A protein known as LIN-53 has been found to play an important role in healthy aging (see below), in nematode worms. LIN-53 affects muscle development through the molecular complex NuRD, while it affects lifespan through a separate complex, Sin3. The fact that these are distinct pathways, but both involving LIN-53, is particularly intriguing and strongly suggests the importance of LIN-53 as a link between healthspan and lifespan. Since the protein is very similar to human protein RBBP4/7, the insights gained from worm studies could, one day, find clinical applications in human patients.
"It is such a small organism and yet still resembles human tissues, pathways and gene regulation, so we are able to transfer results from the nematode to humans," said lead researcher Stefanie Müthel.
I guess Müthel means something like “we might eventually be able to transfer ...” In fact, the road from lab experiments with worms to working anti-aging therapies for humans is likely to be long. Yet, this and similar research results are encouraging.
Protein has powerful anti-aging effects in worms. Researchers at the Max Delbrueck Center for Molecular Medicine (MDC) have identified an epigenetic mechanism that appears to strongly influence healthy aging. A study published in Aging Cell reveals that the protein LIN-53, which controls muscle integrity, lifespan and levels of an essential sugar, plays an important anti-aging role in worms, ensuring muscle development and longer life.
New drug could improve chemotherapy for pancreatic cancer. Scientists at Columbia University have suggested that a new drug, able to penetrate the protective barrier around pancreatic cancers and accumulate in malignant cells, might improve current chemotherapy. The drug, an experimental compound called PTC596, is known to have antitumor activity in mouse and human pancreatic cancer cells. The scientists have tested PTC596 in combination with gemcitabine (a first-line drug for pancreatic cancer) in genetically engineered mice with an aggressive form of pancreatic cancer that is generally resistant to chemotherapy. The results, described in a study published in Clinical Cancer Research, are encouraging.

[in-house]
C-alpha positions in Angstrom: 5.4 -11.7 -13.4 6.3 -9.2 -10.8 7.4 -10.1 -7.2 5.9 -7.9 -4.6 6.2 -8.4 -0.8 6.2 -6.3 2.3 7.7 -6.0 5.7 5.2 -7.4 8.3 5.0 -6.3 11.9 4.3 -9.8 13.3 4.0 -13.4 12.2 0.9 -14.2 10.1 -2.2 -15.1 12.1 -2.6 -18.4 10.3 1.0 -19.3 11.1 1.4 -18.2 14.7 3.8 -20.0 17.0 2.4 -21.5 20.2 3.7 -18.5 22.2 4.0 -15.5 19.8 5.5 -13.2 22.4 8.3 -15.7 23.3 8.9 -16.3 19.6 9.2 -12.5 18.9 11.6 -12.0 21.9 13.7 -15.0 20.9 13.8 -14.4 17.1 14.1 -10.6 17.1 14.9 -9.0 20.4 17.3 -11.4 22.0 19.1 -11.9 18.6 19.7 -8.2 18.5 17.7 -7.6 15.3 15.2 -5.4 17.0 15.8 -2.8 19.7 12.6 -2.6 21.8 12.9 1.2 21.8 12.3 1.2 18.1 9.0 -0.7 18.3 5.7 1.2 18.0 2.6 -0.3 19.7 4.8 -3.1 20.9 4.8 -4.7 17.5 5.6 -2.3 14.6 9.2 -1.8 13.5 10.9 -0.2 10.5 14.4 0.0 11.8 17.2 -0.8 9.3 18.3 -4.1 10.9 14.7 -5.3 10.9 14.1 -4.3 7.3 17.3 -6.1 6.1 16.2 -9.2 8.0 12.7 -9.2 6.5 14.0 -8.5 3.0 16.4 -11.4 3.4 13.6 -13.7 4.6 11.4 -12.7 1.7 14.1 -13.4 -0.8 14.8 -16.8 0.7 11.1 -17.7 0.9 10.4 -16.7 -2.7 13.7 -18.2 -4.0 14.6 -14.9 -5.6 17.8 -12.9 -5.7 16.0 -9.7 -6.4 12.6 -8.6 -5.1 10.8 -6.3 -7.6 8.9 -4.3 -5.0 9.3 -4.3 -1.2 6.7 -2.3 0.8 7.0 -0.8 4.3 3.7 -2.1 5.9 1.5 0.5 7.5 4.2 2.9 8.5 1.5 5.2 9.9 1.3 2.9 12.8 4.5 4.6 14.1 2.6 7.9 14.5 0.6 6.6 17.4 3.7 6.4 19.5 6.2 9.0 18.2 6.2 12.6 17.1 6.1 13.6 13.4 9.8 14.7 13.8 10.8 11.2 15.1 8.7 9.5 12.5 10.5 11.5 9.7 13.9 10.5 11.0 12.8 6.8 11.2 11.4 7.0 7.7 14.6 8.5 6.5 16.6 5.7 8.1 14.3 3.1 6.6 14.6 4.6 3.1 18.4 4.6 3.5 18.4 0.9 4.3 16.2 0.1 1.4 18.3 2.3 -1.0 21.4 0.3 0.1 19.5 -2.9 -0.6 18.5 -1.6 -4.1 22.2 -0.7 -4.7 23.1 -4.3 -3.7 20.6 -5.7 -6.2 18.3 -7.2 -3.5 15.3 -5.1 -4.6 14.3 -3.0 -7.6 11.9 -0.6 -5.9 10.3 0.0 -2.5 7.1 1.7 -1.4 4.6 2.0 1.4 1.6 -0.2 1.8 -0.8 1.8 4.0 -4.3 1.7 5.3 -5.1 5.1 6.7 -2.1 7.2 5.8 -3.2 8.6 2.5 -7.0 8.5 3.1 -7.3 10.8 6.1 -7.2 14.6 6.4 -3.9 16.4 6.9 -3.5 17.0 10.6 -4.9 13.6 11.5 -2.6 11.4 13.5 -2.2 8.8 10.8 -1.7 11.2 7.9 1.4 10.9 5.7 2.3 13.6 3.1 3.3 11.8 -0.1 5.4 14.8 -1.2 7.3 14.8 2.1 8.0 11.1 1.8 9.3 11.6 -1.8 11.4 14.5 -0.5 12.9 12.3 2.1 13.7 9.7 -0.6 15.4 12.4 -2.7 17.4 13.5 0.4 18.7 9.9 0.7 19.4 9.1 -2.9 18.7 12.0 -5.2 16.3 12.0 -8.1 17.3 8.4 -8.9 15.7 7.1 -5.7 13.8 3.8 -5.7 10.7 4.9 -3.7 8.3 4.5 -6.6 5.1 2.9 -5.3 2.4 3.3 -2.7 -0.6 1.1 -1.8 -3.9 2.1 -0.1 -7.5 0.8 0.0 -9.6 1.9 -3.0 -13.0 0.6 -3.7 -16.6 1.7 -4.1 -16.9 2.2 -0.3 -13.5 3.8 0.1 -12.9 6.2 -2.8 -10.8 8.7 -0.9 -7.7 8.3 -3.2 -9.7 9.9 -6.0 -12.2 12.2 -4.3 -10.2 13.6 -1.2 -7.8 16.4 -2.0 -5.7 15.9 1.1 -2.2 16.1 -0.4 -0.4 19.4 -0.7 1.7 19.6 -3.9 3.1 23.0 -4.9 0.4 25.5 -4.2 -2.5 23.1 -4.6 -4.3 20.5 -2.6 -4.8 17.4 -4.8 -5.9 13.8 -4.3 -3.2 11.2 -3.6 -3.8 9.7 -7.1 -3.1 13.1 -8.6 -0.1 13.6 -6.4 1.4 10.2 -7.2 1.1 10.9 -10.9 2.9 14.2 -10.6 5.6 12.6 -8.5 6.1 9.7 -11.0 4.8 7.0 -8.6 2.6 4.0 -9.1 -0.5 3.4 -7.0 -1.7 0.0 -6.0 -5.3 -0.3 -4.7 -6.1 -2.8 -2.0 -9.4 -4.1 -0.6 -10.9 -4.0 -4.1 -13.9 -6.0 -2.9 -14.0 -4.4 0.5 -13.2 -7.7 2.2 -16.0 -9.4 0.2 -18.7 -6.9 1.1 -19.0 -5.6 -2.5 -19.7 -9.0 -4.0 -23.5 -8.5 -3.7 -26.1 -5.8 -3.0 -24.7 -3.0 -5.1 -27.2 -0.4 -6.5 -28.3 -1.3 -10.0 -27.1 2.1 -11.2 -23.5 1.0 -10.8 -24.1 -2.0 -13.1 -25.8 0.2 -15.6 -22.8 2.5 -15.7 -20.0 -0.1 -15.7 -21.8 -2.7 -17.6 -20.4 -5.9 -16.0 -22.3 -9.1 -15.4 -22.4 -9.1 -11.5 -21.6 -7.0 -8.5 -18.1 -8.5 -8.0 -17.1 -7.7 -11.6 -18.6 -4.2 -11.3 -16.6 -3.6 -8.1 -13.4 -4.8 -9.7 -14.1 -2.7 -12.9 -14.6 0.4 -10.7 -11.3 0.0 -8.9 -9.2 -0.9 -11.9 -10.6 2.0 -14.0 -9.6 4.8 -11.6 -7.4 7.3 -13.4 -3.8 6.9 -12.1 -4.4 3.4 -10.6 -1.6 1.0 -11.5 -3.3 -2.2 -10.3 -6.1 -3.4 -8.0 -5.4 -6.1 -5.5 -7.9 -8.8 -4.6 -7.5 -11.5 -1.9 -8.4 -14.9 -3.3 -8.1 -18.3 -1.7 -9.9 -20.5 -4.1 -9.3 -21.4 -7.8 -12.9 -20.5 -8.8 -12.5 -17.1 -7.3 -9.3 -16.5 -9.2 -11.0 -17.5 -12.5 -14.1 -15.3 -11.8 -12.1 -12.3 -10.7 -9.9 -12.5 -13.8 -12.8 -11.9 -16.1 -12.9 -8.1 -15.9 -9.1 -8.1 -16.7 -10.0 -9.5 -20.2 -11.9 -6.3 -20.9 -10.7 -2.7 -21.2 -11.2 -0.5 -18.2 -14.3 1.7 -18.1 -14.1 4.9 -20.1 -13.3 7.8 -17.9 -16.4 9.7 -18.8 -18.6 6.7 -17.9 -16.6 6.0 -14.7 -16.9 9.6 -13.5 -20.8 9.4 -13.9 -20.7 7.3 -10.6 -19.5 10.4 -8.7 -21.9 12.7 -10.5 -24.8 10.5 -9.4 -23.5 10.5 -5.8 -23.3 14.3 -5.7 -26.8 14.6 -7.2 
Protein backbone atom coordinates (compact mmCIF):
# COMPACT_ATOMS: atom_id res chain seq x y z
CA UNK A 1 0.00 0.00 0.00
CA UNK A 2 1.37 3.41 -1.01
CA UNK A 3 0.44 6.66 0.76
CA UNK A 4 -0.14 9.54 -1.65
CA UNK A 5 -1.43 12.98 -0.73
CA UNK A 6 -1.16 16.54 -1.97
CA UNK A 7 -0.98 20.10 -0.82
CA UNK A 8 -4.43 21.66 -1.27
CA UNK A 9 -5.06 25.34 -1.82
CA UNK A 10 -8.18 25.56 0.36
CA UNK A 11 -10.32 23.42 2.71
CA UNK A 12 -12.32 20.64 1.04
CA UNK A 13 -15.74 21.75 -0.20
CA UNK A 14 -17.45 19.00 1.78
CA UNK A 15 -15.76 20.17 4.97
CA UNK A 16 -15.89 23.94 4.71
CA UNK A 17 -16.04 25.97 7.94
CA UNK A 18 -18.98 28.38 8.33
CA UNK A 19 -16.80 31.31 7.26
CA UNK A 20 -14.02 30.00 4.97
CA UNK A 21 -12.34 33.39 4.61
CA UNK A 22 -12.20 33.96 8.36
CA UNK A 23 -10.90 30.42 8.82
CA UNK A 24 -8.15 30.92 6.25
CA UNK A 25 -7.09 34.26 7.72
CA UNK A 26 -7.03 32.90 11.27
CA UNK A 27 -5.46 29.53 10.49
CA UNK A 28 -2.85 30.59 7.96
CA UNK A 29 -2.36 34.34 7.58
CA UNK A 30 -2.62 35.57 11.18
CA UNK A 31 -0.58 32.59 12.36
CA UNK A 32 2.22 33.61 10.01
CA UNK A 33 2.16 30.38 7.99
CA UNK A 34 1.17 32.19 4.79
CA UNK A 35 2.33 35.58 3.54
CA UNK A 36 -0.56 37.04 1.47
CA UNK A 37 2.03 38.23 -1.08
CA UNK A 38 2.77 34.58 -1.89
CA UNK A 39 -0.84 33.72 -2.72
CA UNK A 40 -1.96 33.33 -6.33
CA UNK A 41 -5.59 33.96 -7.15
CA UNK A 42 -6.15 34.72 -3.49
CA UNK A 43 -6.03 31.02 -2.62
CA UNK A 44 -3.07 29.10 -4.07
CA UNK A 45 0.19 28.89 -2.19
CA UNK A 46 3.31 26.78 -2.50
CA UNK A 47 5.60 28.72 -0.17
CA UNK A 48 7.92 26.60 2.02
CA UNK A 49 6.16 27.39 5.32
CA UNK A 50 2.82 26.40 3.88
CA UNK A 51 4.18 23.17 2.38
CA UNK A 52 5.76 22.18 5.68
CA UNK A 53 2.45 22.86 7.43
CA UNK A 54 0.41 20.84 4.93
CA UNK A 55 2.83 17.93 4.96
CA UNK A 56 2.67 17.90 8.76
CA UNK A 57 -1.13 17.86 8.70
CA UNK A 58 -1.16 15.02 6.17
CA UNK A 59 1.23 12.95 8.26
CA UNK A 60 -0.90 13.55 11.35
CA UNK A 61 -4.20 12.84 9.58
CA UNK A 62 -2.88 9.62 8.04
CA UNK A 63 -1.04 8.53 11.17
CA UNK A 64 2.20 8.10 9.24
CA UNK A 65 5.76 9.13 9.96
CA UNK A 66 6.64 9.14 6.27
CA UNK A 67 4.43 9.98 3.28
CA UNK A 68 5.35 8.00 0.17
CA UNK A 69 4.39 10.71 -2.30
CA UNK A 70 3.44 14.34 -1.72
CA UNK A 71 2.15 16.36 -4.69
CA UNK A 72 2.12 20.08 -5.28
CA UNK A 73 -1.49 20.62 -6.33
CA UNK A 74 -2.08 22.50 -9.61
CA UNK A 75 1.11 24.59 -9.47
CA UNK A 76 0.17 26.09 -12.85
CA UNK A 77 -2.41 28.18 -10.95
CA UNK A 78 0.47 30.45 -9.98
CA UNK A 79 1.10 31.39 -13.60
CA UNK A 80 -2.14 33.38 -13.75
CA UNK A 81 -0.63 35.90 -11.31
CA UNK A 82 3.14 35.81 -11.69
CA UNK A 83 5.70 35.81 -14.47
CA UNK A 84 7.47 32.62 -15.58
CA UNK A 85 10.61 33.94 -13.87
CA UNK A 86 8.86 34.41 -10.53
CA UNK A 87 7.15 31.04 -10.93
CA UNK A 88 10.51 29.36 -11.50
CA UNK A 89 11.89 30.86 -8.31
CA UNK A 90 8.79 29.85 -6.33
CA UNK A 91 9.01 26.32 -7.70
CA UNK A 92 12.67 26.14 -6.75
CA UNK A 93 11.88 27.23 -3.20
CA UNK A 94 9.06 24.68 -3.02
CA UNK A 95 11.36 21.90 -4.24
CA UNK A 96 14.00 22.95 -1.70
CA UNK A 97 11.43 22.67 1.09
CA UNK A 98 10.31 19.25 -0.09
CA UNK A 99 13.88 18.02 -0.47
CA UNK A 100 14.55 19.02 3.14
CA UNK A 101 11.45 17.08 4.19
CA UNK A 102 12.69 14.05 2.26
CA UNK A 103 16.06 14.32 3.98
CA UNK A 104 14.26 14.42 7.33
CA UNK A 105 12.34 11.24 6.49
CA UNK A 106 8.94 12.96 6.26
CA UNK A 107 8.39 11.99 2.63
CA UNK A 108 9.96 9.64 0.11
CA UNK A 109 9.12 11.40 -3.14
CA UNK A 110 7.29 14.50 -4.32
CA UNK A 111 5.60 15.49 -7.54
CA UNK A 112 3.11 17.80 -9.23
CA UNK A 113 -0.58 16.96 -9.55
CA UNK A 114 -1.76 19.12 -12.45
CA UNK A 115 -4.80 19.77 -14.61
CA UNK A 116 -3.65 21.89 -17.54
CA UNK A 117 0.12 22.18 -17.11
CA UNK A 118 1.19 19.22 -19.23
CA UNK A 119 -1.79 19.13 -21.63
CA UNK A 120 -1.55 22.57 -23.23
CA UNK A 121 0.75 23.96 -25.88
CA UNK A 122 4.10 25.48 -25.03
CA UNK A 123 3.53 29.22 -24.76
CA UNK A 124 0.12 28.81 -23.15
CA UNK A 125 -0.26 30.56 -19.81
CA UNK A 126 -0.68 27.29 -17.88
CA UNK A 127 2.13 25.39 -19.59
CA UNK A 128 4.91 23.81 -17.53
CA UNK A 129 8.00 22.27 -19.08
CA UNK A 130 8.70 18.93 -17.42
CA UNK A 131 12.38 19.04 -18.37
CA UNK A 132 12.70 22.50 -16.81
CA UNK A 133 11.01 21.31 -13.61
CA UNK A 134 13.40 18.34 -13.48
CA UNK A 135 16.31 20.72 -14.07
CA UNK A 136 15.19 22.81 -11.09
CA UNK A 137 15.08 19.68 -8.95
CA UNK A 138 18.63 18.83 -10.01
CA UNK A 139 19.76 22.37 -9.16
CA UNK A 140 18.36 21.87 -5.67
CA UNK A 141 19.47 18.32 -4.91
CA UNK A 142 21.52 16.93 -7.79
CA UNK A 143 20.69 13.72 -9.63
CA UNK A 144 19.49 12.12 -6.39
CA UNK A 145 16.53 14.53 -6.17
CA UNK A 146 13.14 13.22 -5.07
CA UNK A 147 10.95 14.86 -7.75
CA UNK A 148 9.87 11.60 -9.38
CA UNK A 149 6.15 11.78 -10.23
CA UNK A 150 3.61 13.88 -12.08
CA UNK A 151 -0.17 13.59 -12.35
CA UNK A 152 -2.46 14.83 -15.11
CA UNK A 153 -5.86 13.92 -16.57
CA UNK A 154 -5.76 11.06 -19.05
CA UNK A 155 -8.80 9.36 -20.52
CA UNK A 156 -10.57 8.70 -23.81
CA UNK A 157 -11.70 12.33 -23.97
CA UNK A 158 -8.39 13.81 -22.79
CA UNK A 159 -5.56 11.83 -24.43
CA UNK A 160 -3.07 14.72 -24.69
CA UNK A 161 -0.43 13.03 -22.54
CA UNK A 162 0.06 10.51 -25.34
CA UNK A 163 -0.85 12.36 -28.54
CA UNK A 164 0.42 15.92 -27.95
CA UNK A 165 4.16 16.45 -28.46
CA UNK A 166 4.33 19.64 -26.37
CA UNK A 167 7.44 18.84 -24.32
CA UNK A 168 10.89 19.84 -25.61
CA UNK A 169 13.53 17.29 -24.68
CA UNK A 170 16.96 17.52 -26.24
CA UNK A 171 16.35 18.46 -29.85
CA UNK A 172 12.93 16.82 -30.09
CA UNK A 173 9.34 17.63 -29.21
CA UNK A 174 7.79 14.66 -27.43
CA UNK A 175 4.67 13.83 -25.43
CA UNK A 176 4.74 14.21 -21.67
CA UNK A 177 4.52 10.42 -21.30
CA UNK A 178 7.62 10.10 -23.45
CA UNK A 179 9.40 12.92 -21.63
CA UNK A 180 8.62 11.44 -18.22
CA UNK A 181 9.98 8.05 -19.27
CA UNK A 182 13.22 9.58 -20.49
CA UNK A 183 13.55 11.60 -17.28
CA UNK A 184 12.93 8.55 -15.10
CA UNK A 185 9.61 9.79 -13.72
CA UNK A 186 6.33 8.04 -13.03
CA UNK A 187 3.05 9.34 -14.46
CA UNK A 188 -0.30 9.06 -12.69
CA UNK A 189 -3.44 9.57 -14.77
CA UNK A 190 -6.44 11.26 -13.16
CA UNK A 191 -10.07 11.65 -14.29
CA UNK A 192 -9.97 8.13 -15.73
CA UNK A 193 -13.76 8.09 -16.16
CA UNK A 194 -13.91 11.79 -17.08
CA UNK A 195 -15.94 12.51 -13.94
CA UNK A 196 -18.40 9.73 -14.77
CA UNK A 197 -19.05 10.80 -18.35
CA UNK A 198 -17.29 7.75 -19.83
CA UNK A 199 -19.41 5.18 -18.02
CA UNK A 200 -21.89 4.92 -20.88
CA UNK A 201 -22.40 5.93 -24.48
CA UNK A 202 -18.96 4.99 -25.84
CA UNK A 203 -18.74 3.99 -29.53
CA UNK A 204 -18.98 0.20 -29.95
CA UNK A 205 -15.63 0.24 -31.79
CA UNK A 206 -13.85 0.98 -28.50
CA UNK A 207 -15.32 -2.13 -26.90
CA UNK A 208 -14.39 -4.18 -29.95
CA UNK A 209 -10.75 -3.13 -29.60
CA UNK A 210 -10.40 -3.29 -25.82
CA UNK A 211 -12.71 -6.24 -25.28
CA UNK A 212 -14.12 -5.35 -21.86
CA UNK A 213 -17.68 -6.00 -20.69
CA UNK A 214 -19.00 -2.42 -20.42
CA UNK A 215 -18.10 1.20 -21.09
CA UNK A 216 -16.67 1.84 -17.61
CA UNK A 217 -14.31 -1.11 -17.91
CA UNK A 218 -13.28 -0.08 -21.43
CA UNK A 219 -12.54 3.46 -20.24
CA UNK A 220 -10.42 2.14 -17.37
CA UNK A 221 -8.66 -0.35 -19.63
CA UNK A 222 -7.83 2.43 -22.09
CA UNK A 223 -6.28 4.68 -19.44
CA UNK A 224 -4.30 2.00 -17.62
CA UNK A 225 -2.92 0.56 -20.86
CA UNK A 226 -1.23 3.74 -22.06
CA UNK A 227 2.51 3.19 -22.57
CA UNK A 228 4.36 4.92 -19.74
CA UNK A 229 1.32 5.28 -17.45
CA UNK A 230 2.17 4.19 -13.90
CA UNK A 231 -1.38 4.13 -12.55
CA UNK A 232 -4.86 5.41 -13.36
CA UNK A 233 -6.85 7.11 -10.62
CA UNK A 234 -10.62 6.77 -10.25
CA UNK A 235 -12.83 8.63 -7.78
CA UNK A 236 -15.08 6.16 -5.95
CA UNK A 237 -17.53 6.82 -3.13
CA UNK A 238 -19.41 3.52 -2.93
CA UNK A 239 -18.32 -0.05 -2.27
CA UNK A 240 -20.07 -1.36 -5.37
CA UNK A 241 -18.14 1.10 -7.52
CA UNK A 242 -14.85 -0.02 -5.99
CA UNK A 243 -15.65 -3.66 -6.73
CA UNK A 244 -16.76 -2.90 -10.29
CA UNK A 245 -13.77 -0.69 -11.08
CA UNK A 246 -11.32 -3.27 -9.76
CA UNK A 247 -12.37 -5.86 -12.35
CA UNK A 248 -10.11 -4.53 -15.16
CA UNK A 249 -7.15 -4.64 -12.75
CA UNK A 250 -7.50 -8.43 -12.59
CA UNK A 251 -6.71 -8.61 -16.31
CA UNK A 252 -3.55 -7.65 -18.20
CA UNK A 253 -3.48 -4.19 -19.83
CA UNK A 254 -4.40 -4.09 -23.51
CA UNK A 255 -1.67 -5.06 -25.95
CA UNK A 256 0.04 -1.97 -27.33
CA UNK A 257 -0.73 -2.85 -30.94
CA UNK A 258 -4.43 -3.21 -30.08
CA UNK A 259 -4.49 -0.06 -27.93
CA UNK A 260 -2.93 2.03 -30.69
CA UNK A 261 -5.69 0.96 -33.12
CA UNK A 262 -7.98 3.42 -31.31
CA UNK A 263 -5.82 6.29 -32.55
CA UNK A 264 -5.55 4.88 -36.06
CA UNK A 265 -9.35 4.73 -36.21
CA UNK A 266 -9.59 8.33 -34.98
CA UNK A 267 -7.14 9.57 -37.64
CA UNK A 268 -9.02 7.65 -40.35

DNA methylation preserves molecular memory in fish. University of Otago researchers have found that molecular memory, in the form of “DNA methylation,” is preserved between generations of fish, in contrast to humans where it is almost entirely erased. DNA methylation encodes additional information passed from parents to their offspring, which we are only starting to understand. In humans and other mammals, DNA methylation is erased at each generation. But the new research results, outlined in a study published in Nature Communications, show that global erasure of DNA methylation memory does not occur in fish.
Biodegradable implants for precise, controlled release of painkillers. EPFL researchers have developed biodegradable microresonators, described in a study published in Advanced Functional Materials, which can be heated locally with a wireless system. The device could be used in implants to control the release of painkillers within tissue. Such an implant would enable release of controlled amounts of anesthetic in a specific location over several days. After that, the implant will degrade safely inside the body.
Toward cancer therapies with minimal side effects. Scientists at Oregon State University, University of Central Florida, and New York University, have advanced toward new cancer therapies that don't have the side effects that often accompany many current cancer treatments by identifying a protein modification that specifically supports survival of tumor cells. The research results, published in Journal of Biological Chemistry, outline a new therapeutic strategy for the treatment of tumors of the nervous system, with minimal to no side effects on normal tissues.
Nano-vaccine effective against melanoma in laboratory mice. Researchers at Tel Aviv University have developed a novel nano-vaccine for melanoma, the most aggressive type of skin cancer. Their approach, described in a research paper published in Nature Nanotechnology, has so far proven effective in preventing the development of melanoma in mouse models and in treating primary tumors and metastases that result from melanoma.
Immunotherapy for treatment-resistant lymphoma. Mount Sinai researchers have developed a way to use immunotherapy drugs against treatment-resistant non-Hodgkin's lymphomas for the first time by combining them with stem cell transplantation. According to the researchers this approach, described in a paper published in Cancer Discovery, could also dramatically increase the success of the drugs in treatment of melanoma and lung cancer.